Ready to take your child on a multipitch adventure? Our contributor breaks down a few tips to make climbing with kids safe and easy.
Kids are climbing more than ever. From urban gyms to afterschool programs, summer camps, and Scout badges, climbing is now a mainstream sport for many youths.
Most diehard climber parents I know wonder how to transition that 6- to 12-year-old kid’s enthusiasm into love for outdoor climbing, and even multipitch routes. It’s possible, but without some calculated thought, it often seems to backfire and push the kid farther into the confines of the local gym.
Over my years as a climber, I’ve been part of the process for many kids’ transitions from the gym to multipitch — and not all of them ended in success. My twin brother (and 20-year climbing partner) recently visited from New Zealand, and I got a chance to help turn his 10-year-old son’s focus toward the bigger stone.
There was the added pressure of my brother really wanting it to work — so we thought long and hard about how to guide AJ through the process.
Tips for Rock Climbing With Children
It might seem obvious, but we have to say it: You need to be an experienced climber yourself before taking out others, especially children. The advice below is for experienced adult rock climbers who’d like to teach their kids. Be smart and use at your own risk.
It might seem tempting to try to take several kids at once, but we suggest having a 2:1 ratio. This ensures there is always an adult at the belay stances to answer questions and double-check everything. And if at all possible, have one of those adults be someone who is not a direct parent or caretaker.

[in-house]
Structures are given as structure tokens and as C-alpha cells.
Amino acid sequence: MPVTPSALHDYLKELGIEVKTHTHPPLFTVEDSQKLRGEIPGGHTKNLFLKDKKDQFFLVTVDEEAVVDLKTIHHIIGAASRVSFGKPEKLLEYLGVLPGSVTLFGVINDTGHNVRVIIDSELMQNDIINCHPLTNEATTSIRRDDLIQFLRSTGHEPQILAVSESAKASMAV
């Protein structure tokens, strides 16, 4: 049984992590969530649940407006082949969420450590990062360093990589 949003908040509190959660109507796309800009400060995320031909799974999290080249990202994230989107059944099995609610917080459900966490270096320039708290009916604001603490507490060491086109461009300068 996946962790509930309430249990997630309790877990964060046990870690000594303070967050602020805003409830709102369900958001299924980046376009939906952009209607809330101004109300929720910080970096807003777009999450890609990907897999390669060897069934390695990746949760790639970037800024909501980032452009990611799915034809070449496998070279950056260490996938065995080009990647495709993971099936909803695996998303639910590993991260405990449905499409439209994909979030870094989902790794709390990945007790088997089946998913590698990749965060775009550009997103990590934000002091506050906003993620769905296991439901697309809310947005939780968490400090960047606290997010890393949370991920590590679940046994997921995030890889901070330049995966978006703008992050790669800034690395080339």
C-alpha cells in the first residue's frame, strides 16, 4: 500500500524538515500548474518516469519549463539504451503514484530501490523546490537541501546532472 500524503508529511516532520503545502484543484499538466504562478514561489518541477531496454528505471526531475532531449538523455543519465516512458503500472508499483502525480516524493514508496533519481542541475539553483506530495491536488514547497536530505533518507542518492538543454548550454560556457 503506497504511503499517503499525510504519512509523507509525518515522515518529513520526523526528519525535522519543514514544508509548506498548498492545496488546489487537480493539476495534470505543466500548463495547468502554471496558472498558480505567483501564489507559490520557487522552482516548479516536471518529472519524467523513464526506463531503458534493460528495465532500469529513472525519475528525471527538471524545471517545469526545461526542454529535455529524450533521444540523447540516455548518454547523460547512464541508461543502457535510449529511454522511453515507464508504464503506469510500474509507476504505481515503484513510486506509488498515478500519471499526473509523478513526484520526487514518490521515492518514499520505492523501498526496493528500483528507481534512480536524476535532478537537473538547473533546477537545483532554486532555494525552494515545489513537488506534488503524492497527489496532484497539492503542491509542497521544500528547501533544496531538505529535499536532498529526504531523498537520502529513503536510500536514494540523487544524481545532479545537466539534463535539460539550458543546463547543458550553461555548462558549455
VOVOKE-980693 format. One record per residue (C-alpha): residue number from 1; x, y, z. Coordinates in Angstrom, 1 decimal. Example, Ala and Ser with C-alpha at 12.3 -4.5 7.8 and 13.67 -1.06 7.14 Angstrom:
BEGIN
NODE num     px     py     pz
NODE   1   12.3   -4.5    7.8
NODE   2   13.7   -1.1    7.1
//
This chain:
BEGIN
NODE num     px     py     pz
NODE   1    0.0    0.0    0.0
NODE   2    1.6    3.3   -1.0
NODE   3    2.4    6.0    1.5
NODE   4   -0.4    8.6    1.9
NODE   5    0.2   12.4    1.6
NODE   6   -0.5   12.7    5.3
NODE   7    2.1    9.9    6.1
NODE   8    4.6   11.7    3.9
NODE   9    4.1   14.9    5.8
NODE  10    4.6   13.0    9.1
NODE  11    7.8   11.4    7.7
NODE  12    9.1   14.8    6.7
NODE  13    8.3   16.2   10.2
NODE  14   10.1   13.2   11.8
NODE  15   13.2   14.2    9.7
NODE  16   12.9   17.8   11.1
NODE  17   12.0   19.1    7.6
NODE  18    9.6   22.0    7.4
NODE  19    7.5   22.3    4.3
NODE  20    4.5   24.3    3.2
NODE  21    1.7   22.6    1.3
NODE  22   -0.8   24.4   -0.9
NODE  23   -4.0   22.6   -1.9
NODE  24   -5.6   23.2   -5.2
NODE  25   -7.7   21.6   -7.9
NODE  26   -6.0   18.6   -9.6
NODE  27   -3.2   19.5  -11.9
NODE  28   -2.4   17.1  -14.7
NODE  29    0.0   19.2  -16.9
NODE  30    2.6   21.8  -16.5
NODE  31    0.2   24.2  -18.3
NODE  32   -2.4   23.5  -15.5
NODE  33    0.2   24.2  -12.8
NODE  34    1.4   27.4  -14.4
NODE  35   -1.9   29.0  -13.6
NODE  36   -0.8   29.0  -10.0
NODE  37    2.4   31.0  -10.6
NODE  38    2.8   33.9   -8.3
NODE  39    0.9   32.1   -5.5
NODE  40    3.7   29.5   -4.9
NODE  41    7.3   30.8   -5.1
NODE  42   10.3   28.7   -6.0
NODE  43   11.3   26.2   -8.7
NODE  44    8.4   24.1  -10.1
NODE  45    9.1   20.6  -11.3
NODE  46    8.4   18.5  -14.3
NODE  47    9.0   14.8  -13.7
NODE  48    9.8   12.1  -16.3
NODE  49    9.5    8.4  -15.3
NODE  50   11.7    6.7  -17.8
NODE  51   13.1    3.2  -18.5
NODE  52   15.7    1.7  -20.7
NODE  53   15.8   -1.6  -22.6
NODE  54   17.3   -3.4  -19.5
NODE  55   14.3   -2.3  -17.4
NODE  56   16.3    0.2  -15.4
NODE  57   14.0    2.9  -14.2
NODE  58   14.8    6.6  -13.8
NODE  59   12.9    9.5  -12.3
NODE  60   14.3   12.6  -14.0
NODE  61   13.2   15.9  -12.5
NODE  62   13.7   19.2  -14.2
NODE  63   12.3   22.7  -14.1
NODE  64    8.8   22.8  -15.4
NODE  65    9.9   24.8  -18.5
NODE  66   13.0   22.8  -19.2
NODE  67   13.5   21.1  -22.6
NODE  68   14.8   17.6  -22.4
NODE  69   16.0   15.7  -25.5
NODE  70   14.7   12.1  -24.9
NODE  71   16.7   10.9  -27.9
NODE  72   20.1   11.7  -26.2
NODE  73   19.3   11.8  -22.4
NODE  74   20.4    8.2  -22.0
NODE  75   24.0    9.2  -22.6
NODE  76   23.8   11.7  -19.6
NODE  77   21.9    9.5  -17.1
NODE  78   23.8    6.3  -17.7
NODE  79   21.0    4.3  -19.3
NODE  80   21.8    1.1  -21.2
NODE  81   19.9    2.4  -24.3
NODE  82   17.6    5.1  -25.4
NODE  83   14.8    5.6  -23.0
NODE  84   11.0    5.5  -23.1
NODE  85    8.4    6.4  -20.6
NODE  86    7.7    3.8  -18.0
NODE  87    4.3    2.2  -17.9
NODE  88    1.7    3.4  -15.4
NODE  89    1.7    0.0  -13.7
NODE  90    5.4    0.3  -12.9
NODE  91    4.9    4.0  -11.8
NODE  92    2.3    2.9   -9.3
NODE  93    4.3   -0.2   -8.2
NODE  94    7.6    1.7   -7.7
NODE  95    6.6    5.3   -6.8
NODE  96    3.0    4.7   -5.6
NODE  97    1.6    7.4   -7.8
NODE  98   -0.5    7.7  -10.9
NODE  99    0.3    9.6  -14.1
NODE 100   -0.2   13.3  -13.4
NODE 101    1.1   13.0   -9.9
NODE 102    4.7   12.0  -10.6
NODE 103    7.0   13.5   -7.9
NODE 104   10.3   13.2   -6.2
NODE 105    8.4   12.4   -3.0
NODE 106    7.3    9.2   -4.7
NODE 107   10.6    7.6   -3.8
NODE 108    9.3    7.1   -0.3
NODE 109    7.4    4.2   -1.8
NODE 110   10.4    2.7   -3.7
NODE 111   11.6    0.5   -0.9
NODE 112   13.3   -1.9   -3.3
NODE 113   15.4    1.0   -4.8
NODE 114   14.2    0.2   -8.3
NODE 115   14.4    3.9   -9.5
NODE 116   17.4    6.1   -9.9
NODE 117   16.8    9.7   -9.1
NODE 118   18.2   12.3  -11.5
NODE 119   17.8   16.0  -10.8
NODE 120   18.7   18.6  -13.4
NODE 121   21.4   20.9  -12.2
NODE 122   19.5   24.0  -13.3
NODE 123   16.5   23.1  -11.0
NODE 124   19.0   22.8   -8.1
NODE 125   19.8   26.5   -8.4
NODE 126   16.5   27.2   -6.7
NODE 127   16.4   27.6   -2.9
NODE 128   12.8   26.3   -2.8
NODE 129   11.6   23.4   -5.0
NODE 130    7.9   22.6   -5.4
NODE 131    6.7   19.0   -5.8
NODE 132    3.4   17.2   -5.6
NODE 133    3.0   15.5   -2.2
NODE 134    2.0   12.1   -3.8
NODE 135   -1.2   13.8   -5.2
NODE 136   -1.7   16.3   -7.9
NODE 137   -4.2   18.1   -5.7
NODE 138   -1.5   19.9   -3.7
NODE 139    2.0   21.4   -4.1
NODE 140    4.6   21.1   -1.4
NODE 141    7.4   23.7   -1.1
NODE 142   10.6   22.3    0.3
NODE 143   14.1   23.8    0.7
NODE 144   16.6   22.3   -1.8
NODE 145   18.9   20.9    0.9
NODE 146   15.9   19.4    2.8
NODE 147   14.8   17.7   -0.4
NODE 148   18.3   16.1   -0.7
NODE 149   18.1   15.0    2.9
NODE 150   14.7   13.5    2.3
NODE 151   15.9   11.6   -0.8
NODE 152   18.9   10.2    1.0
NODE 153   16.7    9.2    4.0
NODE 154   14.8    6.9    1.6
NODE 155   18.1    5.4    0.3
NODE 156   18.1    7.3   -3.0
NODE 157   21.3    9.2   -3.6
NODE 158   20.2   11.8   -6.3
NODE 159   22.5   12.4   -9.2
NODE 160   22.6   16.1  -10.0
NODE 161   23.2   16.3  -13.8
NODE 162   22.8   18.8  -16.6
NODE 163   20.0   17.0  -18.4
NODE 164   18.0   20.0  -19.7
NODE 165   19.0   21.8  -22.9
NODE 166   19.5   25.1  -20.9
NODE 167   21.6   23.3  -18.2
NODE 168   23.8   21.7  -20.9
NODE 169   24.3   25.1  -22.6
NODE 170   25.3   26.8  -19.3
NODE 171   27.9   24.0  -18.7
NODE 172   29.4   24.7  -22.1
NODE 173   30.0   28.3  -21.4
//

We all have different relationships with our primary caregivers. Often, it’s much easier for a kid to learn (i.e., accept instruction) from a friend rather than mom or dad.
Even if the specific route doesn’t warrant it, practice climbing the way you want your kid to remember it. Wear a helmet even if you normally wouldn’t, verbally double-check everything “on belay, belay on, etc.,” and make everything redundant.
Consider taking a few extra lockers for the anchor to make every carabiner connection in the system a locker. It’s a great visual for your kid to see locking carabiners in use and realize how important they are.
Give them their own PAS and make them use it, as well as tie into the rope, themselves. Make them double-check themselves and the leader adult before they climb.
The experience is not only about having a successful first multipitch but building simple patterns that will keep them safe in the future. It’s always easier to discuss exceptions to safety rules later as they progress into different situations.
Know the Route
This might seem obvious, but you must have the route dialed in before you take your child multipitching for the first time. Make sure you know the exit plan in case fear forces a retreat.
Many kids won’t know they have a debilitating fear of exposure until they face it. And a kid that can climb 5.11 in the gym might find a 5.8 nearly impossible when forced to deal with fear. Furthermore, picking out where the holds are in the gym is easy compared to reading the multifaceted rock far off the deck.
Look for a route with decent belay ledges. This is more important than easy climbing, as this is where the kid will spend the most time, and where they will be looking around. It takes a long time for most adults to get comfortable on a hanging belay, trusting their life to a small sling clipped in. So ensuring your kid’s comfort and safety the first few times is a must.
Three to four pitches is ideal. Two is too short, as there is no repetition, which is so important for learning. More than four becomes very tiring for most youngsters, and they start to lose their gusto. Remember to factor in the hike in and out too.